Angelo Clark, who lived with serious mental health issues, was placed in solitary confinement by Department of Correction (DOC) officials for seven months while he was housed in a Delaware prison. This violation of his Constitutional rights caused severe and irreversible harm to Clark, who passed away before he was able to finish his fight for justice.
At trial, the Court erroneously dismissed his claim that the extended solitary confinement violated the Eighth Amendment’s prohibition on cruel and unusual punishment. Among other reasons, the trial court held that the DOC officials enjoyed qualified immunity — meaning that they were immune from accountability.
Before he passed away in January 2022, Clark appealed this dismissal to the United States Court of Appeals for the Third Circuit. This is where we came in to the case.
On Wednesday, March 30, 2022, we handled oral arguments in the Third Circuit Court. The oral arguments were presented by Dwayne J. Bensing, staff attorney.
Here's Dwayne's statement on those arguments:
“Department of Correction officials placed Angelo Clark, a person with severe mental illnesses, in solitary confinement for seven months in 2016. That’s seven months where the only human contact Mr. Clark experienced were the handoff of food through a four-inch slot in his door and one hour outside of his cell just three days per week.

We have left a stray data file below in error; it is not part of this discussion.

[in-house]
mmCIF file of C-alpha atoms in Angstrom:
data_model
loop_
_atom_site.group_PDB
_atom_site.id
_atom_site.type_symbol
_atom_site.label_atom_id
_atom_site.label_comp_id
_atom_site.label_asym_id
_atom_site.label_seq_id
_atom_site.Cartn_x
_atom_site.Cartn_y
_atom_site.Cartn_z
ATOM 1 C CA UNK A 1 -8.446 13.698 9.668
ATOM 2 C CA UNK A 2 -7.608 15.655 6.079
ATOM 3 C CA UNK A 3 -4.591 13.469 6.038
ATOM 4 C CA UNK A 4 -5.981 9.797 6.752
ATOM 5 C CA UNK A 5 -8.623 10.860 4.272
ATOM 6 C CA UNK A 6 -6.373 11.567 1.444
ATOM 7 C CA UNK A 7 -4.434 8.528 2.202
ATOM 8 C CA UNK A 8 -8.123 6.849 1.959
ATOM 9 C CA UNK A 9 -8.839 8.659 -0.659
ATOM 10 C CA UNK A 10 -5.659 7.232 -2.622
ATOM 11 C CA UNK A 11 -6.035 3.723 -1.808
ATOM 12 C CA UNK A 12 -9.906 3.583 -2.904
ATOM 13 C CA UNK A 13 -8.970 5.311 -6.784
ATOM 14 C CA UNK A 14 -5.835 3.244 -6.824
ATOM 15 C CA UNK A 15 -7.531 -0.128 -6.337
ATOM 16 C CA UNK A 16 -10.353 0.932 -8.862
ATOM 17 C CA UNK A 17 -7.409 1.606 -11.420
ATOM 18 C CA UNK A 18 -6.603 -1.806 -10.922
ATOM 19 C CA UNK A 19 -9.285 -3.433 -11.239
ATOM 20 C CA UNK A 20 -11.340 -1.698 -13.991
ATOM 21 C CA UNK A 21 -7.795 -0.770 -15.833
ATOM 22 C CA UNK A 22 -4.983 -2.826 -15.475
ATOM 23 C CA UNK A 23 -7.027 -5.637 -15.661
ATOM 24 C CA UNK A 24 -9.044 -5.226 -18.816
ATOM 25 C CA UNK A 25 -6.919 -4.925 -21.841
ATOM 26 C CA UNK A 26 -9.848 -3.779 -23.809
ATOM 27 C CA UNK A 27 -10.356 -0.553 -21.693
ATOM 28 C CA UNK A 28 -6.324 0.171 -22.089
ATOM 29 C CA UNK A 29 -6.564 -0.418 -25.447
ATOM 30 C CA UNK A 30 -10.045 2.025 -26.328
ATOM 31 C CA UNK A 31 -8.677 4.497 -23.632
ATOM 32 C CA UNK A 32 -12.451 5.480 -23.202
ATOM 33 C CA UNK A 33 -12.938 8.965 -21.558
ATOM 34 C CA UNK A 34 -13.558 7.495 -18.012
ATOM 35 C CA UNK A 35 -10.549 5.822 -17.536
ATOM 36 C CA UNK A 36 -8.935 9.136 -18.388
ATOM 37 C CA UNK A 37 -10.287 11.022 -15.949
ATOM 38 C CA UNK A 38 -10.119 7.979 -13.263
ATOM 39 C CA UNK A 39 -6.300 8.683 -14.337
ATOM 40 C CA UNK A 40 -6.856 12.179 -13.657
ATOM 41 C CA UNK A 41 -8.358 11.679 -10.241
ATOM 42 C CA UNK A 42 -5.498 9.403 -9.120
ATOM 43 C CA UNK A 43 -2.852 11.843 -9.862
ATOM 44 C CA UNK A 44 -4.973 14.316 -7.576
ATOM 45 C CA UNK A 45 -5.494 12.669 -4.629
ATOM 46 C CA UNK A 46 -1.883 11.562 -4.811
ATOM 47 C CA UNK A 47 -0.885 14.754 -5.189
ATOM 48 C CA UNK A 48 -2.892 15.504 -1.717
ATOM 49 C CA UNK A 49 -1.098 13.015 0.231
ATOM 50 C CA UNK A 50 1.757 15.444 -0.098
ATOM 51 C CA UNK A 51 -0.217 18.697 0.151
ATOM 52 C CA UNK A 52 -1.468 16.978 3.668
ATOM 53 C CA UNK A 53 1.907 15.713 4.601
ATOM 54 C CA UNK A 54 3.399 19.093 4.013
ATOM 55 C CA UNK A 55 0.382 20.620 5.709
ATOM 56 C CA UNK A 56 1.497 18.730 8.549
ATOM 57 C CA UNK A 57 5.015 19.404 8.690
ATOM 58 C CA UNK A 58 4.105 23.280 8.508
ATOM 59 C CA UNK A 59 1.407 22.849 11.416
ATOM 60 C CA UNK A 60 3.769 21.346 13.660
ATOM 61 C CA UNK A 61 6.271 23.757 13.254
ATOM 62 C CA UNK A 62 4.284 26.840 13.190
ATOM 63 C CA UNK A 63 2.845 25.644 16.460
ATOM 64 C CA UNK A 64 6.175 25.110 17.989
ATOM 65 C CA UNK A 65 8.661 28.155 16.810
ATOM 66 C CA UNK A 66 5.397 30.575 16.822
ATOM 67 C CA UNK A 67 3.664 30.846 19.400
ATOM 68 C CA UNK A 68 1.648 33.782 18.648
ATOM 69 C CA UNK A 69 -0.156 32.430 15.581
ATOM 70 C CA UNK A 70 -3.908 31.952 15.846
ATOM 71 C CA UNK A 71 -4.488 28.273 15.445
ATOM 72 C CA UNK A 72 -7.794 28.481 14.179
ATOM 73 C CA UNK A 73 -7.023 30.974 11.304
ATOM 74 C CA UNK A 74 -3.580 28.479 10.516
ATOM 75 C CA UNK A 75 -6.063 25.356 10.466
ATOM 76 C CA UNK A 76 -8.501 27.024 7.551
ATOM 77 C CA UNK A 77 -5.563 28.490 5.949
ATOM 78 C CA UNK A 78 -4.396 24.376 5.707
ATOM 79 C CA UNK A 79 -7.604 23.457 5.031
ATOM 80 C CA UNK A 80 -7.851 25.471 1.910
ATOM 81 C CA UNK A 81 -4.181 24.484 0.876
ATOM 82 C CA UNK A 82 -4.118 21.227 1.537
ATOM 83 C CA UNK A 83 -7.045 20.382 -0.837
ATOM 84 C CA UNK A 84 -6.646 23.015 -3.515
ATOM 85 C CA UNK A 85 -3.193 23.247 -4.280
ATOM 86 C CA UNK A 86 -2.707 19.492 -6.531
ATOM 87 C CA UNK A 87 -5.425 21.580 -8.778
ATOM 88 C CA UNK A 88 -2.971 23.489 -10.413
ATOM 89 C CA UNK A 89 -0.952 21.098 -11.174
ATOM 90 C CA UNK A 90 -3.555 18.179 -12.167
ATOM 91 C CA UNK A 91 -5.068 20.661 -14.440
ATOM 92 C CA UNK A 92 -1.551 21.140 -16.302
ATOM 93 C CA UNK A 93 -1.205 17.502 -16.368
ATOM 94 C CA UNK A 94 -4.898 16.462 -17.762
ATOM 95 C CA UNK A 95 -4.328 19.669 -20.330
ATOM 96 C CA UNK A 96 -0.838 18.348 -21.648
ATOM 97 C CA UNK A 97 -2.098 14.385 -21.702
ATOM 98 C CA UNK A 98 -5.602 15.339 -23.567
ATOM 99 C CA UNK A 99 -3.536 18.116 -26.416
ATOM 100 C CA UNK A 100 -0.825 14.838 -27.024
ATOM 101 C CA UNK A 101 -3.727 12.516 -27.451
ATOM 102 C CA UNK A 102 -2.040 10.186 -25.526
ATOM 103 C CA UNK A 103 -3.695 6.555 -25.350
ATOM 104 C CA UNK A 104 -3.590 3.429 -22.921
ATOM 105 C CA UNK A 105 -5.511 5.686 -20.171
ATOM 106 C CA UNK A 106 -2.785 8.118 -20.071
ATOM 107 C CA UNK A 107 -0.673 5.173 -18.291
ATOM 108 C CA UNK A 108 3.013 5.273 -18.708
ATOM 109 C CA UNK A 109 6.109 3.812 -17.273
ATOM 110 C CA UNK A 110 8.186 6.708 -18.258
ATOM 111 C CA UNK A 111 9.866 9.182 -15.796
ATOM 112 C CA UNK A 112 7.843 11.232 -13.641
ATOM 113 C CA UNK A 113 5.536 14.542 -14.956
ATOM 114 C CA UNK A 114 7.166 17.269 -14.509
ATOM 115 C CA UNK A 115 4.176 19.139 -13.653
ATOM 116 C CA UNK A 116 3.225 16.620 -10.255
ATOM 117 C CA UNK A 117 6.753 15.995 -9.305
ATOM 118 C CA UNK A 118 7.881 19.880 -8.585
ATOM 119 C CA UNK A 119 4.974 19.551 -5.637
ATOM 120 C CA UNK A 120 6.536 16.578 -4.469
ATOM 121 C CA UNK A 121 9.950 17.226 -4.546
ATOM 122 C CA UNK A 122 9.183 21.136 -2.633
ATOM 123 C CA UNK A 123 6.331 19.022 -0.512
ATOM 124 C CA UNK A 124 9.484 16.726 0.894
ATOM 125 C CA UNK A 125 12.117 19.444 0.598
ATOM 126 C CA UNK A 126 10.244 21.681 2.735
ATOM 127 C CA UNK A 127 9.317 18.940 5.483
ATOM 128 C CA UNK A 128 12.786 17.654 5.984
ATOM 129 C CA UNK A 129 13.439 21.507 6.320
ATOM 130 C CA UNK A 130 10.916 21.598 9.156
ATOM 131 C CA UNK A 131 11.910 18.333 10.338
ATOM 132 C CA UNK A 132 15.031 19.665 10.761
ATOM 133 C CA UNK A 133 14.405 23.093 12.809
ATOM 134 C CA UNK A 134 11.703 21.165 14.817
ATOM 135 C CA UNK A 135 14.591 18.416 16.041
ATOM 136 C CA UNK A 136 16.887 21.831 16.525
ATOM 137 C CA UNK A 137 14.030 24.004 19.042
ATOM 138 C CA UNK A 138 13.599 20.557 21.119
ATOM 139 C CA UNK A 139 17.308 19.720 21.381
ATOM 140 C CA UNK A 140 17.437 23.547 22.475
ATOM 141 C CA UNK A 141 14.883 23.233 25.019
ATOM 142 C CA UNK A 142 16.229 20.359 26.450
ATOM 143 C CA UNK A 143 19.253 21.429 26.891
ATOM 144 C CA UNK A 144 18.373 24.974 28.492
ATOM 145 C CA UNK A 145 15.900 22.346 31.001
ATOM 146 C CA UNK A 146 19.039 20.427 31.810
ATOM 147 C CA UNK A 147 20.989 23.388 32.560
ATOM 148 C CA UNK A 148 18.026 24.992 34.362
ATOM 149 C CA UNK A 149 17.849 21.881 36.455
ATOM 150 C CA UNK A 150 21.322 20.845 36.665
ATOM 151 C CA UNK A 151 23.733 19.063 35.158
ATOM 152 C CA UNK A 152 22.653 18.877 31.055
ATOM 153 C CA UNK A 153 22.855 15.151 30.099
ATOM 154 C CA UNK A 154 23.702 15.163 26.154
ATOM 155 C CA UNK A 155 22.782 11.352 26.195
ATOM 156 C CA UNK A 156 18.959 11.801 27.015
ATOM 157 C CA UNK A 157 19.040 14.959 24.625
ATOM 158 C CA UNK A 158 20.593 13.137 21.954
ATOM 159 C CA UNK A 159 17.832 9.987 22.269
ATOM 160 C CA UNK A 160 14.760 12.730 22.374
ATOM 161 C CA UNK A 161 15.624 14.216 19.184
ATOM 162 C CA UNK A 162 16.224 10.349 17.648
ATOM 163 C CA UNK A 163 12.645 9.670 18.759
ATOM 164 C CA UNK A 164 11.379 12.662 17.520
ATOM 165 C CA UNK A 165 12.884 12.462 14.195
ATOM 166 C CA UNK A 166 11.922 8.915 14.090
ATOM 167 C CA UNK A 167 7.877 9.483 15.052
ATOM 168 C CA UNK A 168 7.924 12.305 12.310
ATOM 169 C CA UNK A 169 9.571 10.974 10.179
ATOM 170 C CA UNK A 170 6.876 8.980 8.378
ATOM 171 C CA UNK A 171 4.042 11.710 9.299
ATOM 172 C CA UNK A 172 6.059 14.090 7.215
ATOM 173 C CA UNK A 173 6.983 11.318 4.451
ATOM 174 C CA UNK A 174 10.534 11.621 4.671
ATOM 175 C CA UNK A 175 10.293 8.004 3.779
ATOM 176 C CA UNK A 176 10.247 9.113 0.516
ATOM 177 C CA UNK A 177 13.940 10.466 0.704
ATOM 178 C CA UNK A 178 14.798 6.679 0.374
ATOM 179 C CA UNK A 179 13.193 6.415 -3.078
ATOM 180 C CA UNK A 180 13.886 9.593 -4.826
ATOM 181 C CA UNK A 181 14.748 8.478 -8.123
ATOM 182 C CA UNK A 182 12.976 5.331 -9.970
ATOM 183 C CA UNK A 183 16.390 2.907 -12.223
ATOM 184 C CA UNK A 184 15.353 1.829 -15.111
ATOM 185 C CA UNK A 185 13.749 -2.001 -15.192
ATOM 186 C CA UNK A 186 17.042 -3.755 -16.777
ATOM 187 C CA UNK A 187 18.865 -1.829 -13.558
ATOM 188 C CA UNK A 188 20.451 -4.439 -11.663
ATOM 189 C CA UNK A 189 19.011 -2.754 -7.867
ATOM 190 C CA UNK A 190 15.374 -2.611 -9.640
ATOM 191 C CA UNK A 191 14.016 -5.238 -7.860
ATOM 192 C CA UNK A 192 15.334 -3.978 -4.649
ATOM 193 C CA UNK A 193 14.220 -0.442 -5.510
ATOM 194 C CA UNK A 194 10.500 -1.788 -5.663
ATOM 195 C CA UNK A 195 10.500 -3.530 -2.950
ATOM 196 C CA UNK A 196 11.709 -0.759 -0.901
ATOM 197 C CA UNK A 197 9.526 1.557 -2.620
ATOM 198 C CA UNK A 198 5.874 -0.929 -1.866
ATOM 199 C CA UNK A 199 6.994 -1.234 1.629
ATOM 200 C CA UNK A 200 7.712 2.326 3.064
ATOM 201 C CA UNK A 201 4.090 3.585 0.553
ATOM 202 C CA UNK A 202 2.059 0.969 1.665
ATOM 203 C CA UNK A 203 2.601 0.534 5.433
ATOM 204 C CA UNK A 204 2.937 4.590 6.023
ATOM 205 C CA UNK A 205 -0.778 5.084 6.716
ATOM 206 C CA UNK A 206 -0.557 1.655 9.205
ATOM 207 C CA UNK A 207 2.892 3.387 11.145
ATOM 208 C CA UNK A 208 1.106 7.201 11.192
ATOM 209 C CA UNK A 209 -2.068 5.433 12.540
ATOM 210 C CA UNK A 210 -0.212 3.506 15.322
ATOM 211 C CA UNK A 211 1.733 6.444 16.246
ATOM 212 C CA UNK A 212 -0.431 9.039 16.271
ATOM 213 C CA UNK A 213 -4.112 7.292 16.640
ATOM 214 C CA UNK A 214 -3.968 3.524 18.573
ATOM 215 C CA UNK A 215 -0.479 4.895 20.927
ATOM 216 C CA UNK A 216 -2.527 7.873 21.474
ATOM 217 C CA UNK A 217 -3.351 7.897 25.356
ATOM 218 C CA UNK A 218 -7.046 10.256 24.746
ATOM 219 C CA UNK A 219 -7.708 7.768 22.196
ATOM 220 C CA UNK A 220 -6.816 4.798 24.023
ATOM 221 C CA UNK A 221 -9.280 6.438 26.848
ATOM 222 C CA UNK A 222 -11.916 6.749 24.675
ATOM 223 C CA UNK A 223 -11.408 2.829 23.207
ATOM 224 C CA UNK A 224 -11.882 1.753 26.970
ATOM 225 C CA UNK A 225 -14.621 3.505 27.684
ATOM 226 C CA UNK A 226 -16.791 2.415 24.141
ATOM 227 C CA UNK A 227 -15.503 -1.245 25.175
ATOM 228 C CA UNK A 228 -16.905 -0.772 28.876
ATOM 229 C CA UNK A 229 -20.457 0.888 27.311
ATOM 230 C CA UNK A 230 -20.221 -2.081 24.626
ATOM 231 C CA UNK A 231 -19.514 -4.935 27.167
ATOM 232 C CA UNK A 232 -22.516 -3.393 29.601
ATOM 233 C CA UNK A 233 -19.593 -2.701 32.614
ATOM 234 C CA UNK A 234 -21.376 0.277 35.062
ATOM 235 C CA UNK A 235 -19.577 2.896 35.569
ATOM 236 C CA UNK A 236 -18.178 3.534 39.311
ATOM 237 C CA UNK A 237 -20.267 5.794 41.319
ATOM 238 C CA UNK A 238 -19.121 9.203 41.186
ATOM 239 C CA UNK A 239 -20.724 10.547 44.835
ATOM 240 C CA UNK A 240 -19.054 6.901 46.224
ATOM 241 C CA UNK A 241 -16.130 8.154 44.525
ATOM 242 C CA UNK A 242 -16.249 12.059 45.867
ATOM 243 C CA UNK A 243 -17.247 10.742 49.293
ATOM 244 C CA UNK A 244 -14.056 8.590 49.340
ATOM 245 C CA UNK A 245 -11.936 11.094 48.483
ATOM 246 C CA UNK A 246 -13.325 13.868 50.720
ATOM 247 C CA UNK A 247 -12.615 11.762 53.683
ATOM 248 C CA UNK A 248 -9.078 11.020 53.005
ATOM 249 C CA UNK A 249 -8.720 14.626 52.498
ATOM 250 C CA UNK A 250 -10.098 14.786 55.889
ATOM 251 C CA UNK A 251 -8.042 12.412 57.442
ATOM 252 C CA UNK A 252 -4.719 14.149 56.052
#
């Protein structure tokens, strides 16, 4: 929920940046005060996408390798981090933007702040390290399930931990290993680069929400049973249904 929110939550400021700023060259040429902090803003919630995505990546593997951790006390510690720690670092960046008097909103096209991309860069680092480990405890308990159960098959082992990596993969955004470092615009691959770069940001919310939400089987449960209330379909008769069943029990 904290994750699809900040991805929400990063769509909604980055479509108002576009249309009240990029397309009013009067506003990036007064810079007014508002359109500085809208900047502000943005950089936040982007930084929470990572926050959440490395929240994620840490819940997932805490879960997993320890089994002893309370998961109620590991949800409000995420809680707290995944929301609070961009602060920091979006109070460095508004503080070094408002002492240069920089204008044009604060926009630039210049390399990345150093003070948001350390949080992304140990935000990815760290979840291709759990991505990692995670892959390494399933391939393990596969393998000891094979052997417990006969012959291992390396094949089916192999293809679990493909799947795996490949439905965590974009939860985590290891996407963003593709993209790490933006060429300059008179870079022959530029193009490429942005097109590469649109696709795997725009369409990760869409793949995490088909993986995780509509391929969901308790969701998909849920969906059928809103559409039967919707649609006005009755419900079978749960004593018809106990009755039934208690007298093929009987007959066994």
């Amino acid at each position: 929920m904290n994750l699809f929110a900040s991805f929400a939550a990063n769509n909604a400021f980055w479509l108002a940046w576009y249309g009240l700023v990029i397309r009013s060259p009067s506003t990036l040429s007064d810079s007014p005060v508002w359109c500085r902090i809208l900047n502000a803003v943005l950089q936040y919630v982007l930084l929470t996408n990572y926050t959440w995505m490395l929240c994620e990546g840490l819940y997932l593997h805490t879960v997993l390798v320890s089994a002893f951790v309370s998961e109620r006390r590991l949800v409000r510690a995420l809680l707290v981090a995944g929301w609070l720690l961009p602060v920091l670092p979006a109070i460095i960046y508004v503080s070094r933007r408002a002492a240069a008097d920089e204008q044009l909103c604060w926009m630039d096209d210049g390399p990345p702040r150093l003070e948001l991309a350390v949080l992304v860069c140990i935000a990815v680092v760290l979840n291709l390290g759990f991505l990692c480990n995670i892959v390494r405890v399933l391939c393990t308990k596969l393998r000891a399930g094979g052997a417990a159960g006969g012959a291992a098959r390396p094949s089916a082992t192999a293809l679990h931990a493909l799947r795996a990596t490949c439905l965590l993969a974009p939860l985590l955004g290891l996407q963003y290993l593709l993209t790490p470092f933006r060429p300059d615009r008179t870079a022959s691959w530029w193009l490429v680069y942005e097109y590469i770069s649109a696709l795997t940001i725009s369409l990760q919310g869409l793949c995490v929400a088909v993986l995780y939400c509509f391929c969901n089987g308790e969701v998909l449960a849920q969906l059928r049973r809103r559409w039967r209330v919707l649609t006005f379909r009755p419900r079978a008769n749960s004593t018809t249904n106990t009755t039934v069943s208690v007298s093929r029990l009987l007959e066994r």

"We’re asking the Third Circuit to again recognize that harm, and to allow the Vaughn prison administrators to be held accountable for violating this clearly established 8th Amendment right to be free from cruel and unusual punishment." — Dwayne J. Bensing, Staff Attorney
Courts, including the very members of today’s panel, have regularly recognized the substantial risk of serious harm that extended periods of solitary confinement impart on a person. We’re asking the Third Circuit to again recognize that harm, and to allow the Vaughn prison administrators to be held accountable for violating this clearly established 8th Amendment right to be free from cruel and unusual punishment.
In the months he was held in an eight-foot by eleven-foot cell, Mr. Clark repeatedly begged for his release. From the prison walls to the Courtroom, no one listened to those pleas. We’re asking the U.S. Court of Appeals for the Third Circuit to listen and respond accordingly so that no other Delawarean has to live through the same experience.”
ACLU of Delaware Legal Director Susan Burke wrote the briefs for this matter, with the assistance of co-counsel Chad Stover of Barnes & Thornburg and Michael Broadbent of Cozen O’Connor.